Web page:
Info Service on UN Sustainable Development (Jul14/05)
SDG negotiations reveal the hard fight for means of implementation
New York, 24 July (Bhumika Muchhala*) – The last two days of the final session of the UN Open Working Group on the Sustainable Development Goals in July witnessed a fiery debate on the means of implementation, which constitute the foundation of the goals and the ultimate test for the credibility of the goals in developing countries.
The ethos of the means of implementation (MOI) in the sustainable development goals (SDGs) framework encompasses not only financial resources and technology transfer for the implementation of sustainable development, but also the structural reform of international financial and trade architectures. Developing countries in the UN have persistently argued in various UN conferences, negotiations and debates that without structural reforms, development on all three economic, social and environmental dimensions will remain impeded over the long-term.
[The OWG is mandated by the Rio+20 Outcome Document “The Future We Want” to come up with a set of Sustainable Development Goals. These are expected to feed into the General Assembly negotiations on the Post-2015 Development Agenda. The OWG is co-chaired by Ambassadors Macharia Kamau of Kenya and Csaba Korosi of Hungary.]
A particular development that had taken hold of the OWG discussions since the beginning of this year was the resistance by developed countries to incorporating MOI targets both within individual goals and as a stand-alone goal (Goal 17) that encompasses structural themes such as trade, finance and technology. Developed countries wanted to pull the goal-specific MOI out and integrate them into Goal 17 through a process of condensation and dilution. Developing countries fought back by saying that this would necessitate a renegotiation of the document at large, which is not an option. At one point during the discussions, the impasse seemed serious enough to topple the entire process.
Backtracking a month earlier to the 12th OWG session in June, the signal transmitted from most developed countries’ finance ministry officials was negative on the goal specific MOI. Indeed, the tense climate in the discussions revealed skepticism and suspicion on both sides of the fence, with most developing countries expecting the developed countries to not commit to goal specific MOI and with diluted commitments on the combined Goal 17, given the history of unfulfilled aid and UN treaty financing commitments from most developed countries.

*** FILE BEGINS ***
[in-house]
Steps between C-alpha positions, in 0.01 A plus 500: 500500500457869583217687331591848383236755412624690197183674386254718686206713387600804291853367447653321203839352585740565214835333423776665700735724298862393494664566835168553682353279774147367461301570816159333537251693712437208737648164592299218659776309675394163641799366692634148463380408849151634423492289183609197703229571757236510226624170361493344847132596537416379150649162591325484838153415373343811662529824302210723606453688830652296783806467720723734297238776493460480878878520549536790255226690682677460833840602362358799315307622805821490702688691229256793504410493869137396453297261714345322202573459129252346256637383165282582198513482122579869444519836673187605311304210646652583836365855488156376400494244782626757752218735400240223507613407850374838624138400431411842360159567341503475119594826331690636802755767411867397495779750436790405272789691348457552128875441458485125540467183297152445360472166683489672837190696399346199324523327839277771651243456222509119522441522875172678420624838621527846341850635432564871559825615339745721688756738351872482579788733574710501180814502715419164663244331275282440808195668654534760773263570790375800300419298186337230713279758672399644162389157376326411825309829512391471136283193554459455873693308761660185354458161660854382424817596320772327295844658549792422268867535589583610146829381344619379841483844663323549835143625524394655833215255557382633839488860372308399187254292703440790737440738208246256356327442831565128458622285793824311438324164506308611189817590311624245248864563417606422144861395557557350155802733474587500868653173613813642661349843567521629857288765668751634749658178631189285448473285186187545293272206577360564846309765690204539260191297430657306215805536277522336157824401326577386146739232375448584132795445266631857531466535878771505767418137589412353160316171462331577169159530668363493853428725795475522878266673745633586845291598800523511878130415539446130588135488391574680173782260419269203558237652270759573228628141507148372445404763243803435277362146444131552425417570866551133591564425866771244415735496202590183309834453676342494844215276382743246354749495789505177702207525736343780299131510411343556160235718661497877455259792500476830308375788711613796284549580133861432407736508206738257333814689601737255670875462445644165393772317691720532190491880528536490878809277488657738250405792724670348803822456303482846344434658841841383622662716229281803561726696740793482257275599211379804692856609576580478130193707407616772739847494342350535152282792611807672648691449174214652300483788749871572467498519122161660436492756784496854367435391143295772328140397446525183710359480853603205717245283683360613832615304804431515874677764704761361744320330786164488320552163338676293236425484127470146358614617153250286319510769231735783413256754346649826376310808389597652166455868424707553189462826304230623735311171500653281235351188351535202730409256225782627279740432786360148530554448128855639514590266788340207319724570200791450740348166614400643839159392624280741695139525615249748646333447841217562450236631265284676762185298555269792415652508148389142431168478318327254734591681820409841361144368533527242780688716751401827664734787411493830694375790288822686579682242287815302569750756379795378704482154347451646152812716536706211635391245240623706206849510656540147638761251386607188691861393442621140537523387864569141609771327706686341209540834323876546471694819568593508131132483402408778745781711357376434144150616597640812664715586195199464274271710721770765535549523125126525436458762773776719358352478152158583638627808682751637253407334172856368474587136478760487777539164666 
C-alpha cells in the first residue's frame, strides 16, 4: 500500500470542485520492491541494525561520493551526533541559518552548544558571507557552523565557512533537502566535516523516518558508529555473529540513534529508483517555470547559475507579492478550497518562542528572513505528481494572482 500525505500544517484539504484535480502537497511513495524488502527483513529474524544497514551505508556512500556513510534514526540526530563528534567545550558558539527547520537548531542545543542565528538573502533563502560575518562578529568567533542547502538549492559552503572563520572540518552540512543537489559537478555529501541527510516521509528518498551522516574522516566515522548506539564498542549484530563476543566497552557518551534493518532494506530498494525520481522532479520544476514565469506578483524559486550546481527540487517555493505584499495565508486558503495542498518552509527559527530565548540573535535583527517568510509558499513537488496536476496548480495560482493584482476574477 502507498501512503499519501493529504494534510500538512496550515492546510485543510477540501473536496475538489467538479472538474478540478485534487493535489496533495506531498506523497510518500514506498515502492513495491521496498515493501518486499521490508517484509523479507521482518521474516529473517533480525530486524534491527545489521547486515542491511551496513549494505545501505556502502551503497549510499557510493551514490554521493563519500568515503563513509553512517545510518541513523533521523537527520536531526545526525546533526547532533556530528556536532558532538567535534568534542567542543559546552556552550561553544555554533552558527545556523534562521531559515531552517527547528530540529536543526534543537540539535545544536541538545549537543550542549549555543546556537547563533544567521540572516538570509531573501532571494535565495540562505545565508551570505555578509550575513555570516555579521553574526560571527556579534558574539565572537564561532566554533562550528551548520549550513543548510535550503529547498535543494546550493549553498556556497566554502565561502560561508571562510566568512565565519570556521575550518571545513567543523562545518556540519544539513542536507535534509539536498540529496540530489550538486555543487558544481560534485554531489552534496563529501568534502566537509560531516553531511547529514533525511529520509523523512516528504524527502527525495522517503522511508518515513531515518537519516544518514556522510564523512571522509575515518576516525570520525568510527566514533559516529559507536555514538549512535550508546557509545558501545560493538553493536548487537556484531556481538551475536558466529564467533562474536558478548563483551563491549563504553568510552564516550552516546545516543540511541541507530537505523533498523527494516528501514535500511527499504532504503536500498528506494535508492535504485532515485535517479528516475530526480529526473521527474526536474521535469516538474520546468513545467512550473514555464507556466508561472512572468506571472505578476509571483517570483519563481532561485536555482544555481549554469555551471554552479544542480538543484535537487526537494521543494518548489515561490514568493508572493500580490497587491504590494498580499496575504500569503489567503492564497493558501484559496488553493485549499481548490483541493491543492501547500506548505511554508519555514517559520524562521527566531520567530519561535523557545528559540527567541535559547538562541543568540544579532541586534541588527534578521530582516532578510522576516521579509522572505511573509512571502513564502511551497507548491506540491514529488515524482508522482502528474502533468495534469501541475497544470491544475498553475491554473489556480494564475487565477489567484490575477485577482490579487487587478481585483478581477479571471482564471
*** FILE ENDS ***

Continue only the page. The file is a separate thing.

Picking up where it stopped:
The universality problem
The notion that the SDGs are a universal framework, as opposed to the Millennium Development Goals (MDGs) which only applied to developing countries, without any corresponding actions or commitments required by developed countries, has defined the very understanding of the SDGs. However, in the final hours of negotiations, the chronic resistance by developed countries to agree on meaningful and substantive language for MOI targets led the Group of 77 and China to state that universality has become “an international agenda for national implementation.”
[The MDG 8 on global partnership that required action by developed countries is generally accepted as weak and lacking concrete targets.]
The G77 further stated that “On the one hand developing countries don’t get the structural, financial and technological support that they need to carry out the SDGs; on the other hand, they don’t receive adequate policy space to carry out their development plans. A “universal” agenda is now dangerously implying that there is no such thing as developed country or developing country, that there are no differentiations. This MOI will thus be reduced to hollow policy statements, and that is not acceptable.”
While rhetorical language on policy space is in the document, the operational language of commitments is nuanced with the clause, “with respect to nationally defined policies and priorities.” This was routinely blocked by developed countries. It was only after this intense session in July that some basic demands by the G77 for the MOI was ceded to.
Furthermore, the last few days of SDG negotiations witnessed almost total rejection of all instances where developing countries nuanced commitments, particularly in Goal 12 on sustainable consumption and production, with the clause of “developed countries taking the lead.” This put into threat the very definition of universality which developing countries had unanimously clarified from the outset of the SDG discussions in March 2013. This understanding of universality is that while SDGs are universal to all countries in nature and relevance, the degree of national responsibility in the implementation of the goals should be differentiated in accordance with the varying capacities, realities and developmental levels of countries.
While the developed countries refused to “take the lead” on target commitments, on MOI where they already have existing commitments, they actually demanded equal treatment and suggested that forthcoming MOI should also be available to them for use.